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We Care is a local charity for Cumberland Countians

When Burkesville and Cumberland County families are in need, the We Care local charity is there for them. Unlike the American Cancer Society, a highly recognized charity in the realm of research for a cure, this money stays right where it is collected. The Steel Force Stampede motorcycle ride with leader Leon Smith is now the charity's biggest annual fundraiser in addition to yard sales.

By Linda Waggener

We Care charity organization was founded over a decade ago in Burkesville, KY, when Hazel Willis Smith lost her first sister to cancer. The charity lives on today and helps people with gas for travel, medicine, food, etc., and recipients must be current residents of Cumberland County. Nobody who works with We Care gets paid.

Hazel said, "Shirley died at the young age of 51 after being diagnosed with brain tumor in 1997. She kept having headaches for about a year and doctors kept telling her she was just going through menopause. Shirley told one doctor that if this is just menopause, I just want to go ahead and die. She was sent to Louisville for tests and scans. One of the sisters lives there so they visited after the tests and toured around the city before she came home where the tests showed she had a fast growing brain tumor. She was immediately put in intensive care with her husband protesting, 'but she was just out shopping this afternoon!'. Doctors wanted to do surgery immediately but Hazel remembers Shirley said, 'no, we're going to celebrate one more birthday.'"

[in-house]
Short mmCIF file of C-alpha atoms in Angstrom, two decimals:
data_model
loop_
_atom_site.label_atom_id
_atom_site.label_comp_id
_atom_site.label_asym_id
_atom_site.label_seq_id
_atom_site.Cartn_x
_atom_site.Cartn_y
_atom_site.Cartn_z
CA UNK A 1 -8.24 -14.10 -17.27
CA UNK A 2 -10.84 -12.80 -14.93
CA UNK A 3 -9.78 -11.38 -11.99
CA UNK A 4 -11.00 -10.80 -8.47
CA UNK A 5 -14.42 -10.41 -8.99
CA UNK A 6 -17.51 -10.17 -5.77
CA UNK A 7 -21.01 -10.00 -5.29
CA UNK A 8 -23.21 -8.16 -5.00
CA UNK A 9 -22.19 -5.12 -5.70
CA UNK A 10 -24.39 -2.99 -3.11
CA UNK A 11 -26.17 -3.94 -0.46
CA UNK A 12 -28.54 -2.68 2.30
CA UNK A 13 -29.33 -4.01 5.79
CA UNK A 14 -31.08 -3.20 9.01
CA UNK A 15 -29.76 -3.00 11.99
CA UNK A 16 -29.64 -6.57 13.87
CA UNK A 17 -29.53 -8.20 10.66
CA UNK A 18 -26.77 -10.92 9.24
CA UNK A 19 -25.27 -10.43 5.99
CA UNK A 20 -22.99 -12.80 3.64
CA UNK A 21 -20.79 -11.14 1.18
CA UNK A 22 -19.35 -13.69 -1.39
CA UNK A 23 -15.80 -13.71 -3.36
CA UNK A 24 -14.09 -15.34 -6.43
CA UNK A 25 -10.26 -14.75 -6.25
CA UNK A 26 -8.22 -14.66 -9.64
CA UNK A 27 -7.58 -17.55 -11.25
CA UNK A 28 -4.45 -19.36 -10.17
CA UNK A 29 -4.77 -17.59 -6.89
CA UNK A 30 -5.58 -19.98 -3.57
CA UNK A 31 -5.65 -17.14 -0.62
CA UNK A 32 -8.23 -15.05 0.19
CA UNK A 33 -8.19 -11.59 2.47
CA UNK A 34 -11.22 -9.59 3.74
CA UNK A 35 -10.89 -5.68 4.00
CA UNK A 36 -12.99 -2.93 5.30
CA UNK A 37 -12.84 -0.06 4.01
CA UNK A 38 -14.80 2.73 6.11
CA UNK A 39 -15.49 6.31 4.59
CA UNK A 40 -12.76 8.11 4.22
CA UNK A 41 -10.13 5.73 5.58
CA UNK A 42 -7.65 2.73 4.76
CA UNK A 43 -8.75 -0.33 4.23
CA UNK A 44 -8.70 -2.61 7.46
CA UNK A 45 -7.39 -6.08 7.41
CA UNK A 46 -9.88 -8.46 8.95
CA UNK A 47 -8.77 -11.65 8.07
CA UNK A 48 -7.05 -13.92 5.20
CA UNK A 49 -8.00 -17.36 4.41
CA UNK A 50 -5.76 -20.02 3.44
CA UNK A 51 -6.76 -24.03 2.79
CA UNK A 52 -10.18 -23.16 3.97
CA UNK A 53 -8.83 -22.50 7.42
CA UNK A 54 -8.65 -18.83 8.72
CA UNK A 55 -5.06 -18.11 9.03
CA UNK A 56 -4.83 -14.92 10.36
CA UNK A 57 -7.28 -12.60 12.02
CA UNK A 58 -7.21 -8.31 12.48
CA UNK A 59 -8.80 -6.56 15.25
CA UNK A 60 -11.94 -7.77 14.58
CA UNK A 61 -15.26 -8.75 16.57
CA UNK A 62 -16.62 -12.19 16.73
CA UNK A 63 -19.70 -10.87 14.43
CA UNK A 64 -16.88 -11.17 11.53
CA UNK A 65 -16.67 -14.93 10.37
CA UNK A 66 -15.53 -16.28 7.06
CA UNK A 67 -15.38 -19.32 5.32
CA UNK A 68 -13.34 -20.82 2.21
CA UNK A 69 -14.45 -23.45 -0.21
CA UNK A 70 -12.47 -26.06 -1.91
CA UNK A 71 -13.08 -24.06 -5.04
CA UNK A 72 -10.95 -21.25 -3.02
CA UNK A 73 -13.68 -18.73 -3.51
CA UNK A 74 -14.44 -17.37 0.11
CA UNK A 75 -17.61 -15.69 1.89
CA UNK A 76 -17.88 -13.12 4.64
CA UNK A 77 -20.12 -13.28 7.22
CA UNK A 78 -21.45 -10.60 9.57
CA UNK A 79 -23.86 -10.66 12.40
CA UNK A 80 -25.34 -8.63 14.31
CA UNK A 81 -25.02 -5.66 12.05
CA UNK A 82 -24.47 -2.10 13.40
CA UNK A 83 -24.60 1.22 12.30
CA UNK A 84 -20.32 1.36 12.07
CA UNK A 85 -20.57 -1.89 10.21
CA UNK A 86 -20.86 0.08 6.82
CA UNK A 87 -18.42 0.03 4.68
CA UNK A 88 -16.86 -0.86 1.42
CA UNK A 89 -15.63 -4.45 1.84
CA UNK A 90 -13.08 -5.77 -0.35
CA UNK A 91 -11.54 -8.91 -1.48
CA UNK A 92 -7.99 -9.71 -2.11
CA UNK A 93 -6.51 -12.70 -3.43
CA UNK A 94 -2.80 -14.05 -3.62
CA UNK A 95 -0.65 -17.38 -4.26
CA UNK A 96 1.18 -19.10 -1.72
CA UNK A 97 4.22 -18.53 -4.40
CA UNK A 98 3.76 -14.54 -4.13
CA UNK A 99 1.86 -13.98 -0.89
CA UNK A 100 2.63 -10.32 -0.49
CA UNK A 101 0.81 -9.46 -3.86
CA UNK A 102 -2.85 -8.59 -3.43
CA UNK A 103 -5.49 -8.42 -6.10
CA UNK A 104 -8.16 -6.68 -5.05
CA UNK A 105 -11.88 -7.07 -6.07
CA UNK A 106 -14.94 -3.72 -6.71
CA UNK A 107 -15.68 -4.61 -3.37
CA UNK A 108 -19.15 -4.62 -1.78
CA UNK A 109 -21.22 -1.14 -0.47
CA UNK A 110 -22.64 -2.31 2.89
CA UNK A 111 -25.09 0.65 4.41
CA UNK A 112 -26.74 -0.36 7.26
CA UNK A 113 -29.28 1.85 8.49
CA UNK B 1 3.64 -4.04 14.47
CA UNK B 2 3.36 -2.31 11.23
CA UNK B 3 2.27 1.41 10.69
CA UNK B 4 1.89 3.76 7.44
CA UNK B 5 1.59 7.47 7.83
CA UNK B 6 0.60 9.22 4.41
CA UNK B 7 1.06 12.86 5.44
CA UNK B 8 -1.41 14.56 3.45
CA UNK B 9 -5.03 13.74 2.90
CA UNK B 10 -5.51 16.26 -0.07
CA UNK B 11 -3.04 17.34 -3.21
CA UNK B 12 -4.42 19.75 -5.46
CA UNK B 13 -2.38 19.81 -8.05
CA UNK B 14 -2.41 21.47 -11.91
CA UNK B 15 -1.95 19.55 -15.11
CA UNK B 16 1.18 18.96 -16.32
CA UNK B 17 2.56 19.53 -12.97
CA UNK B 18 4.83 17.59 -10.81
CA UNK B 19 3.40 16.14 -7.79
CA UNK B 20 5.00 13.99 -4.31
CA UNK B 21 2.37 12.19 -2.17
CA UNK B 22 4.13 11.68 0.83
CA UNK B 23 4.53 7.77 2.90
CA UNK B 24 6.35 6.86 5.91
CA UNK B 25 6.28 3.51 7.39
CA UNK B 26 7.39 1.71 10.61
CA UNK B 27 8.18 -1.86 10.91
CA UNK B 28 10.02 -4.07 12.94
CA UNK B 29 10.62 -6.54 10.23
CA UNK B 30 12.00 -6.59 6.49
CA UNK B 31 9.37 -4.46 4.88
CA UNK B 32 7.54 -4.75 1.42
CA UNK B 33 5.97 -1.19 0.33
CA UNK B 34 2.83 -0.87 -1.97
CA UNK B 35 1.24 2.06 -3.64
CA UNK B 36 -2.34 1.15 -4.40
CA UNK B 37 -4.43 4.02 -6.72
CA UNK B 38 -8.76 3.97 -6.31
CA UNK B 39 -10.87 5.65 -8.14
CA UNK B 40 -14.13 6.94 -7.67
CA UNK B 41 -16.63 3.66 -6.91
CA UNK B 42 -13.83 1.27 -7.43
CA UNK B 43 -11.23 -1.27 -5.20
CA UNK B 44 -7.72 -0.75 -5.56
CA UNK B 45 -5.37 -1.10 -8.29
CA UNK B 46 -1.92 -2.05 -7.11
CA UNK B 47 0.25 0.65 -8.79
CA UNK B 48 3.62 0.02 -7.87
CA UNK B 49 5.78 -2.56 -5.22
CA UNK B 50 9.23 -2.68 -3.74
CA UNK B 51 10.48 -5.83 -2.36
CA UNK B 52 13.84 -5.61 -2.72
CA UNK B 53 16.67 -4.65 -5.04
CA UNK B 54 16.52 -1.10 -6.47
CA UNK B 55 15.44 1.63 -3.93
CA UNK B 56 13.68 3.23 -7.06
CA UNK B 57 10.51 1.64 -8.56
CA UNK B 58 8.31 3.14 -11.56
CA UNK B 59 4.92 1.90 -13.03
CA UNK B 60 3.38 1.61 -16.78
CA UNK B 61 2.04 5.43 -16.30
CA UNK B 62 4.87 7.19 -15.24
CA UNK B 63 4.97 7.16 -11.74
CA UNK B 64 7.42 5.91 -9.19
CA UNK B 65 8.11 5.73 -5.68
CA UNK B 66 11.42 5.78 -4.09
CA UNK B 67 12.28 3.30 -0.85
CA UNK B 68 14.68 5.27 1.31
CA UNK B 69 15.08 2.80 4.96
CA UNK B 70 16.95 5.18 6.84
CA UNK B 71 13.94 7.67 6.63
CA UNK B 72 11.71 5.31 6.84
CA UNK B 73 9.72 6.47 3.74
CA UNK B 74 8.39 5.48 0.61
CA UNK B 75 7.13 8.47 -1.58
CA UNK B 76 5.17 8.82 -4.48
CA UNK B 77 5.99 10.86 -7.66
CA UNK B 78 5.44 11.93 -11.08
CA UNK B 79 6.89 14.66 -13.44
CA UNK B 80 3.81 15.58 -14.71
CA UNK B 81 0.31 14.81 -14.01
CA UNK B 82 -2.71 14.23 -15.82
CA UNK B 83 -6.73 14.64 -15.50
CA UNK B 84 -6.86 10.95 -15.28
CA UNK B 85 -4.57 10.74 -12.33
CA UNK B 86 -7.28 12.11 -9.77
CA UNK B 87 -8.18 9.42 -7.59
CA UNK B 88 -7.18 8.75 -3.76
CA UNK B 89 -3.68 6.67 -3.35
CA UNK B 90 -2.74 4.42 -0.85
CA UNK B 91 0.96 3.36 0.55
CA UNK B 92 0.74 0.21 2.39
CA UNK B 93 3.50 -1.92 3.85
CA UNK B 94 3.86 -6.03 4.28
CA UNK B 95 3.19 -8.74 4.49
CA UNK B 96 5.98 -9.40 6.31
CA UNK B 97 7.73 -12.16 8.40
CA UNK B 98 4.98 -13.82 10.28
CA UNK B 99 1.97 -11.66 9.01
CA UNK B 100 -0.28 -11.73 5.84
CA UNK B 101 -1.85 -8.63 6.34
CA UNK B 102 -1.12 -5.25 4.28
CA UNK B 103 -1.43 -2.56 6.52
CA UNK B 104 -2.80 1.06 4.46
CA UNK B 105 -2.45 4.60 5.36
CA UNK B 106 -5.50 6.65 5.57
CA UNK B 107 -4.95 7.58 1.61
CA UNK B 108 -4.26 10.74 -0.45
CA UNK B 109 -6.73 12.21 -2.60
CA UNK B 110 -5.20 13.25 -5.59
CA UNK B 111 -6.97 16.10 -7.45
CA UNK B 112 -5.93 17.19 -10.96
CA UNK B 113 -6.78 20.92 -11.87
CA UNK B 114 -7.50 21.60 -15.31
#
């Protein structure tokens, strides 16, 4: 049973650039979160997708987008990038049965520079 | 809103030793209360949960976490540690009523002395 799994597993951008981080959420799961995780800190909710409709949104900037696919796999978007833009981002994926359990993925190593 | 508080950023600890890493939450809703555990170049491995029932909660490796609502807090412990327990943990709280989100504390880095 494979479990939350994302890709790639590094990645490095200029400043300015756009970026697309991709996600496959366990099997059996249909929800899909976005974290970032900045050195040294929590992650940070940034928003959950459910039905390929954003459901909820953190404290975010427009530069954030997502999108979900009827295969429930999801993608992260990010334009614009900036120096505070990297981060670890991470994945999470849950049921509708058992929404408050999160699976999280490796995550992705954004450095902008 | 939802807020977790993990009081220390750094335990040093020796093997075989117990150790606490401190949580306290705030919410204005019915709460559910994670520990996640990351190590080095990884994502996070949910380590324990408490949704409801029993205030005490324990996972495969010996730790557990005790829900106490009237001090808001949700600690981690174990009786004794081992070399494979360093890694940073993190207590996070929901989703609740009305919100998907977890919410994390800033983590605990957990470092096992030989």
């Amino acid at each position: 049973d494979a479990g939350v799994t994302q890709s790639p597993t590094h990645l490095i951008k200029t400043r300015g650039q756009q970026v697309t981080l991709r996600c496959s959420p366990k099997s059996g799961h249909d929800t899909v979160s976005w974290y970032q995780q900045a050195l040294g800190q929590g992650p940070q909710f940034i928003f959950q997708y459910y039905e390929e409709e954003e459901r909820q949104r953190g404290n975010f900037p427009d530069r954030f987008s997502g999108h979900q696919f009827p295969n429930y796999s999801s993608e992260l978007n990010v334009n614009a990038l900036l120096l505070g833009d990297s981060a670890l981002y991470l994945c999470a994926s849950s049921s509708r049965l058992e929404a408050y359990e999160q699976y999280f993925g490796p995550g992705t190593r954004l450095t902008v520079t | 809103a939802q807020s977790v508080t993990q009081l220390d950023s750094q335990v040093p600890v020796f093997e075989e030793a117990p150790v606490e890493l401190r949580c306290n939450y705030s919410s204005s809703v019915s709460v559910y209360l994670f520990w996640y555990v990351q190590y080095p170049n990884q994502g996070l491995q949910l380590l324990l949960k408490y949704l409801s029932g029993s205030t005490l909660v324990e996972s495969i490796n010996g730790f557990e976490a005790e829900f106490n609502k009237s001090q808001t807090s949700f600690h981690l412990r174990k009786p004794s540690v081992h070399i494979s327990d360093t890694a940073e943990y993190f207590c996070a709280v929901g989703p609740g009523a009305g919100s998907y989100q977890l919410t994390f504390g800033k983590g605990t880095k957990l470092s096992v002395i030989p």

"I was in beauty school, 47 years old, living home with mom and Big Boy since a divorce from my first husband, Bobby Hagan. When Shirley got the brain tumor, they told her she had to have all these treatments, but she wanted to come home. We had a three day yard/bake sale and made over ten thousand dollars from right here in Cumberland County, people were coming by and buying pecan pies and apple pies and leaving donations. We had enough money to move Shirley and her husband to Cumberland County until they could sell their house in Glasgow."

Shirley said, "Keep the fundraising going, help others." I can still feel Shirley squeezing my hand and we'd pray. Every time she woke she'd think it was morning and we'd have to have breakfast. Shirley requested we continue to raise money for needy families. When we get short of funds I talk to Shirley. Jo Murley named the organization. My way of coping with my loss is to stay busy. I work at it all the time and will all my life. I'm hoping a great niece will be ready to take over We Care after me.

"There were 15 of us Willis kids, ten girls and five boys, and four have been lost to cancer. The youngest was a Downs child, Phillip (Big Boy) who always called me Hassle because he couldn't say Hazel. We grew up out in the Sulphur Creek Hollow. Dad died at age 67 but Mother lived into her nineties. Mom said near her death, 'I believe the Lord has forgot I'm here.' Daddy wasn't diagnosed but probably had lung and colon cancer. All his brothers and sisters died of lung cancer. That may have been been where the family cancer comes from."